Conflicts of financial interest may arise, not just for the authors, but also among the reviewers. Medical journals now routinely ask reviewers to disclose potential conflicts of interest, but the process is for the most part voluntary. Conflicts may be particularly important with articles that show benefit or risk from medical therapies or products, affecting the pocketbook of particular companies or their competitors (Schachman). There is a mini-literature of publications demonstrating the high probability that authors supported by a pharmaceutical company will report results favorable to the product. Nearly a decade ago Deyo and colleagues published a report in the New England Journal of Medicine entitled “The Messenger under Attack—Intimidation of Researchers by Special Interest Groups.” These groups—pharmaceutical companies, patient advocacy organizations, providers and advocates of surgical or other procedures, and plaintiff lawyers—sought to block the publication of findings that could undercut their business interests, or attempted to discredit the publication and the researchers when the paper appeared in print or was presented at a scientific meeting and highlighted in press releases from the conference. Why are editors not more suspicious? Why are authors so disingenuous?

Under federal guidelines, there exist three categories of scientific misconduct: fabrication, falsification, and plagiarism. There are quite a few celebrated cases of fabrication or falsification of data. A red flag should go up when individuals, especially in leading labs, have publication rates far above the reasonable upper end of the peer group (Claxton). The federal government established what is now called the Office of Research Integrity in 1989; they investigate some two hundred cases per year. For the year 2001 for example, ORI investigated twenty-four cases of fabrication, twenty of falsification, and four of plagiarism (Steneck, Office). All institutions utilizing NIH research funding are required to conduct training in “responsible conduct of research” for all trainees (Steneck, “Fostering Integrity”). Audits have shown that some individuals list articles as published or in press that do not exist, a particular form of falsification that is hardly unique to scientists.

The ORI website includes numerous educational initiatives, including “a guide to ethical writing” (Roig). The criteria for plagiarism are quite elastic, ranging from finding a certain minimal number of identical words in a sentence or phrase to substantial lifting of text or data from other published works. For example, the term “plagiarism” covers the lifting of extensive text, figures, or tables from another author without attribution; duplicate publication by the same author; and a very restrictive definition of any six consecutive identical words. In this era of electronic searches for phrases, it is simple to run a search on suspicious statements or phrases. The subset of self-plagiarism is generally frowned upon; a more serious problem is dividing one publishable set of work into numerous overlapping or redundant papers submitted to multiple journals. Whatever the definition, an inoffensive, actually desirable, use of redundant language arises from identical descriptions of experimental and analytical methods, reflecting standardized procedures. A May 19, 2005, editorial in Nature on plagiarism led to a flurry of letters and further articles. In general, federal requirements and university procedures are focused on fabrication and falsification of data, with much less attention to plagiarism. Universities and faculty groups chart an uneasy course between fearing adverse publicity and public and congressional stereotyping and threats of litigation from accused individuals.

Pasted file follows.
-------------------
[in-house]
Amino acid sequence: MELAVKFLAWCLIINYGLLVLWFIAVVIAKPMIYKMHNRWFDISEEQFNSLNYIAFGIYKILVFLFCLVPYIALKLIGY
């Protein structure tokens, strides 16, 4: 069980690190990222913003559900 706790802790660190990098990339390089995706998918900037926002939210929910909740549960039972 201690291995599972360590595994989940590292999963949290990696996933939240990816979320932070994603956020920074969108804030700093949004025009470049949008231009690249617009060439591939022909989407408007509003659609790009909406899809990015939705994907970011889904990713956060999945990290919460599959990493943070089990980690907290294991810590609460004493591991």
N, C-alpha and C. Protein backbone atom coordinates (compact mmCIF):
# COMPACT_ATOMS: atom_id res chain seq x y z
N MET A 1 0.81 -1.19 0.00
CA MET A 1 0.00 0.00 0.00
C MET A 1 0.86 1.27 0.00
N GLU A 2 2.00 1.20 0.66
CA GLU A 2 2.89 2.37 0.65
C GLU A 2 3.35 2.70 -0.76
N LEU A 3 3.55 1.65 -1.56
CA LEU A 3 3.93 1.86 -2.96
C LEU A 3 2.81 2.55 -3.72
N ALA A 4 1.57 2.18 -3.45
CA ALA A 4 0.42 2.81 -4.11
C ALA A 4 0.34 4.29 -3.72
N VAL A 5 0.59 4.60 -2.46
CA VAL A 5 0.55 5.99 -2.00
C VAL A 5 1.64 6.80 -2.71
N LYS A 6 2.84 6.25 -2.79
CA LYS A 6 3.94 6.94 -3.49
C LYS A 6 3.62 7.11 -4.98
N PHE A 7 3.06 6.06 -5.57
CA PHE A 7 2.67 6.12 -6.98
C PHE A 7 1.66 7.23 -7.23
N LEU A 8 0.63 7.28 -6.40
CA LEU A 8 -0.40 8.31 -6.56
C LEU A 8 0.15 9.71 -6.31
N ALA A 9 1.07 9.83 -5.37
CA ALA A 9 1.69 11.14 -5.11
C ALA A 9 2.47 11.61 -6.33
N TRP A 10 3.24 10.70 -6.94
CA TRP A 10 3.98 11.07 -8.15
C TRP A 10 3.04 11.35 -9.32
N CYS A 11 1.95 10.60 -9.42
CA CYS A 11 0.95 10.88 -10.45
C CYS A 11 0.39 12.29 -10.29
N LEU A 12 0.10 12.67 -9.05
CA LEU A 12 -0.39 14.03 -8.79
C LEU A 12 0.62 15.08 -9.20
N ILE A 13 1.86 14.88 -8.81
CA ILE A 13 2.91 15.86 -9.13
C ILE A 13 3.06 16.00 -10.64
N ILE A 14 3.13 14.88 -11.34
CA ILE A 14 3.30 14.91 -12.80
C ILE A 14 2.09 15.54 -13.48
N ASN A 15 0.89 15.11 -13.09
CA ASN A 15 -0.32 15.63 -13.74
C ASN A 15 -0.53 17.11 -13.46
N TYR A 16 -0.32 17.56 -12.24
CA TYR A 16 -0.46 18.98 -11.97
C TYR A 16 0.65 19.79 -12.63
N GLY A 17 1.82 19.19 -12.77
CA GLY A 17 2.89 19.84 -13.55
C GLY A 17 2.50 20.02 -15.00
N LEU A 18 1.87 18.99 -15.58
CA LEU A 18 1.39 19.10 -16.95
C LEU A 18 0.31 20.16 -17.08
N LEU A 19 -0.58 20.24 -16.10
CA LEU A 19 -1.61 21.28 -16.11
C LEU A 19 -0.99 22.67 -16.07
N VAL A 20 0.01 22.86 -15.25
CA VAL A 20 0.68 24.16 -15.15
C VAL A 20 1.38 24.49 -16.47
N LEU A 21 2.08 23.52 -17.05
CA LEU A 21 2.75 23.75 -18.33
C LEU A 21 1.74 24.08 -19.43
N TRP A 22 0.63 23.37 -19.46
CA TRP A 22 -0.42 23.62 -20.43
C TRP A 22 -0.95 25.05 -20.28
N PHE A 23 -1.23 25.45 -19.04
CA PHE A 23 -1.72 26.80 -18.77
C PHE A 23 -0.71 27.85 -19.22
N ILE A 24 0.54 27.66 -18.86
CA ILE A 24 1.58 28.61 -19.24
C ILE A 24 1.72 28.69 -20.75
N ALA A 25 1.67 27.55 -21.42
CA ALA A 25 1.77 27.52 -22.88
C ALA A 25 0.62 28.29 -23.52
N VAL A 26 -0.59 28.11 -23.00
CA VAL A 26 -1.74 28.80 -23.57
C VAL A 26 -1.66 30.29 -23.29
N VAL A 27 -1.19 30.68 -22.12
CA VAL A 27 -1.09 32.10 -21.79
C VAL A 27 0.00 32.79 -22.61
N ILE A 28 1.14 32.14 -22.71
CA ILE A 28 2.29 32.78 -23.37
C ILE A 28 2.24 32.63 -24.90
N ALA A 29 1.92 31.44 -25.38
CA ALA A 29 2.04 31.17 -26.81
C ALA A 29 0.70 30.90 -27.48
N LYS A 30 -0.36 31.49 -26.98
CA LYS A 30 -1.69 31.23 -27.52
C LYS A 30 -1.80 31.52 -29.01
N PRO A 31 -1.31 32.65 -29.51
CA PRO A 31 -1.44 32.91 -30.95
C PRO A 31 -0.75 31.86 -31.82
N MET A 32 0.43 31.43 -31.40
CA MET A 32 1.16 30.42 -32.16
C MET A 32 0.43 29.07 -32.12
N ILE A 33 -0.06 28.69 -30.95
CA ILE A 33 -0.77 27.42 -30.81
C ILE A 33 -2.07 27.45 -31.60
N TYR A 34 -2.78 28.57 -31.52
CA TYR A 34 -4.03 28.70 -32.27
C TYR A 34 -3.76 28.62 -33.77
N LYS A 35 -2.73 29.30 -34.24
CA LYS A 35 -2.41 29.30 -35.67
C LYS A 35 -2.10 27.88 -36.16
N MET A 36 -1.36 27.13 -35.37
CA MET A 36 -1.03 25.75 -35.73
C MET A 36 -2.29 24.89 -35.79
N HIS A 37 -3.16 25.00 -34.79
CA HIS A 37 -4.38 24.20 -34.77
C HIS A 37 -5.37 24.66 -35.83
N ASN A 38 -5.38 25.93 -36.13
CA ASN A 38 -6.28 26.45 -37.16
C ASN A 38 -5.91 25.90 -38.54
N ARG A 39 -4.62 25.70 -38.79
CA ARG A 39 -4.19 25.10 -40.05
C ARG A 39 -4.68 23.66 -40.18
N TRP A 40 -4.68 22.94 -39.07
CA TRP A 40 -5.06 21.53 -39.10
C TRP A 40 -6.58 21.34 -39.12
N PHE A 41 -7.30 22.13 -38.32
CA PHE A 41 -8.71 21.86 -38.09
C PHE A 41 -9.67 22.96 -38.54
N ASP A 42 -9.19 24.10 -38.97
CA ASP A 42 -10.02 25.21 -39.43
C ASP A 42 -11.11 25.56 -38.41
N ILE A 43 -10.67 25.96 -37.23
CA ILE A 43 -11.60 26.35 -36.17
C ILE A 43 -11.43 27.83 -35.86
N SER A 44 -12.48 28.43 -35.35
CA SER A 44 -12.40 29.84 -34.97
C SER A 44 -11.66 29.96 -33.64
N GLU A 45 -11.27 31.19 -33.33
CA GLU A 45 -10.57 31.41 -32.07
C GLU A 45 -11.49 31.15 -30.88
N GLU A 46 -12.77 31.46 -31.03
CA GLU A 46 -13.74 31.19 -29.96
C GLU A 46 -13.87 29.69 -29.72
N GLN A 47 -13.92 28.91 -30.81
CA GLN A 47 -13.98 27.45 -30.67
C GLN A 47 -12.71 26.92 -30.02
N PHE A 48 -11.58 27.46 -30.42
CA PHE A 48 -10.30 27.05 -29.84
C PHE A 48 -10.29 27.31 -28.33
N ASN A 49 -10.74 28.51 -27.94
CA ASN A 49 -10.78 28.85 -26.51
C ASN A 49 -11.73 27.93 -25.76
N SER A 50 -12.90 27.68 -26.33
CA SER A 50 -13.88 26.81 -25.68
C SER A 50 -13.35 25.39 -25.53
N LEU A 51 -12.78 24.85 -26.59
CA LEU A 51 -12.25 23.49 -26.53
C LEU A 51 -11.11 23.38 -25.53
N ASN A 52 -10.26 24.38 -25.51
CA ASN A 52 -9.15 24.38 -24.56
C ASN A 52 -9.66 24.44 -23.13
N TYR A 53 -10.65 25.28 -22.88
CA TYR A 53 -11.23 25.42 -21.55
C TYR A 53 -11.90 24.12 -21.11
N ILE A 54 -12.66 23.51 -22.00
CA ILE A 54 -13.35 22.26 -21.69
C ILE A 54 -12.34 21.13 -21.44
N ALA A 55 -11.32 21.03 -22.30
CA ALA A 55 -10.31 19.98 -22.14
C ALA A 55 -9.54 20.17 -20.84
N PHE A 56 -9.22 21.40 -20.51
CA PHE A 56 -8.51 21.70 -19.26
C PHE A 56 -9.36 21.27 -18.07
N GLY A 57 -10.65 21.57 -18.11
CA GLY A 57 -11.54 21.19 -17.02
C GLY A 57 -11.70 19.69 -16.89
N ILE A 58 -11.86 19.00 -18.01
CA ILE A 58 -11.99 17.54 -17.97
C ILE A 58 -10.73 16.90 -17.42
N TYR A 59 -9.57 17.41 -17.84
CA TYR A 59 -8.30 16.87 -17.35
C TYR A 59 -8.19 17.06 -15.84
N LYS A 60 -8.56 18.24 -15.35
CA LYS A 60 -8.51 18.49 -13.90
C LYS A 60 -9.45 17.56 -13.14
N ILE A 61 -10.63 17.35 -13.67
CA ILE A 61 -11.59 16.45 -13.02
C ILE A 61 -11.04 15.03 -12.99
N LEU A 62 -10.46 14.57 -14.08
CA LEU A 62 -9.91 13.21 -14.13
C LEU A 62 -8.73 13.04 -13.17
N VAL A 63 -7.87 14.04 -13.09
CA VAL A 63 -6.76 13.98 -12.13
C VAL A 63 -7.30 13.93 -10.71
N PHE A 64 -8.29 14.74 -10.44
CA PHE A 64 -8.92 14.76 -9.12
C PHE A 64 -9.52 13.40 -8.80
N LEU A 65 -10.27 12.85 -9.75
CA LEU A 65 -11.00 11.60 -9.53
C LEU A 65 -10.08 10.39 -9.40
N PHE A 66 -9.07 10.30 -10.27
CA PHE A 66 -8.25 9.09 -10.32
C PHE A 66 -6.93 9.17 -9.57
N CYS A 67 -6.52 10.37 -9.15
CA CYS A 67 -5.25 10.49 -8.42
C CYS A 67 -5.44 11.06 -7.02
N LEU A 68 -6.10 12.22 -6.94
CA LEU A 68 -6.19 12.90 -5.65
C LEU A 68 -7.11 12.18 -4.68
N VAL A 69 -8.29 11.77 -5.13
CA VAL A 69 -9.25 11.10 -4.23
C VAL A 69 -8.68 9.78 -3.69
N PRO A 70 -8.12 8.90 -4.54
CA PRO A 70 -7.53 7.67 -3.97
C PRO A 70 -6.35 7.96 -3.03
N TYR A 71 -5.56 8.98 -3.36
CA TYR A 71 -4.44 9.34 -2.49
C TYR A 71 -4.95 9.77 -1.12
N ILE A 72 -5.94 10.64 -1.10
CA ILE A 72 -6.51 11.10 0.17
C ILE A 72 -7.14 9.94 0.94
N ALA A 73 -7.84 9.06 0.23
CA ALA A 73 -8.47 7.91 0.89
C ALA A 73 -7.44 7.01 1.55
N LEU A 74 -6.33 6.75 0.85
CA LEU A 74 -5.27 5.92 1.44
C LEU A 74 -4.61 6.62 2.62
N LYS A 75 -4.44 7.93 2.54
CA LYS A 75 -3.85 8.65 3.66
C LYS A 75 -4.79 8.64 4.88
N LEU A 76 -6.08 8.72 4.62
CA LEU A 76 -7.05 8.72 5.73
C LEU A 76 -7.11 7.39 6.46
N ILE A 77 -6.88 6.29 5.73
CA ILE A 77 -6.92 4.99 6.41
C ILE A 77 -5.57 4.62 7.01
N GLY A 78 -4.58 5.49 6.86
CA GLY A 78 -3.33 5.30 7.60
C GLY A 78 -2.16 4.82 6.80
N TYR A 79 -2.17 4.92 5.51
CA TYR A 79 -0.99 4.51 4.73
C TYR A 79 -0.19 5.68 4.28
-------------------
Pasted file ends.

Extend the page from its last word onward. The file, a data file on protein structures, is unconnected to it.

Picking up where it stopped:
The broad category of plagiarism raises numerous ethical questions about careerism versus appropriate shared standards. How much overlap in successive publications is permissible by an author? How can the sequencing of a series of publications by one research group be made more coherent? Authors have little control of the actual timing of their publications. Increasingly, authors utilize electronic listservs and appropriate websites to maintain collaborative and mutually informative relationships. Journals are putting articles on line when accepted, sometimes months before the printed journal appears. Since monographs and book chapters generally summarize and synthesize previously published work, what must authors do to avoid a potential charge of plagiarism? One approach to avoid self-plagiarism is to hold new material for peer-reviewed submissions. The reviews then could focus on the integration of published material, hopefully with fresh interpretations.

Journals could screen manuscripts for plagiarism, once criteria are agreed upon. As the editors of Nature have noted, arbitrary word limits for detection of plagiarism or self-plagiarism are unwise; they suggest a useful, user-friendly software tool that identified acceptable duplication (authors' websites and properly referenced quotations) and a new category of missing information—articles hidden behind subscription barriers to online search of whole text. But such tools can only go so far.

There are significant pressures on authors. Many journals have strict page limits or word limits. Editors may force authors to shorten manuscripts and publish only a portion of the data, leading to multiple smaller papers. Authors have long struggled with the obligation to present methods in sufficient detail so that another lab could repeat the experiment and expect to obtain the same results, so as to have a basis for extending the work. Withholding critical details may cause others to fail and will lead to controversy about the findings. Fortunately, the Internet now makes it feasible to publish methods and supplementary results in depth without utilizing print pages in the journal.

Editors use precious pages for commentaries by others to promote the importance of selected articles. As noted above, editors are competing for “hot” articles, offering accelerated review, releasing “embargoed” versions of upcoming journal issues to the press, a practice initiated by the New England Journal of Medicine decades ago. The general media have come to rely on such access, raising the stakes for the authors competing for attention for themselves and their institutions.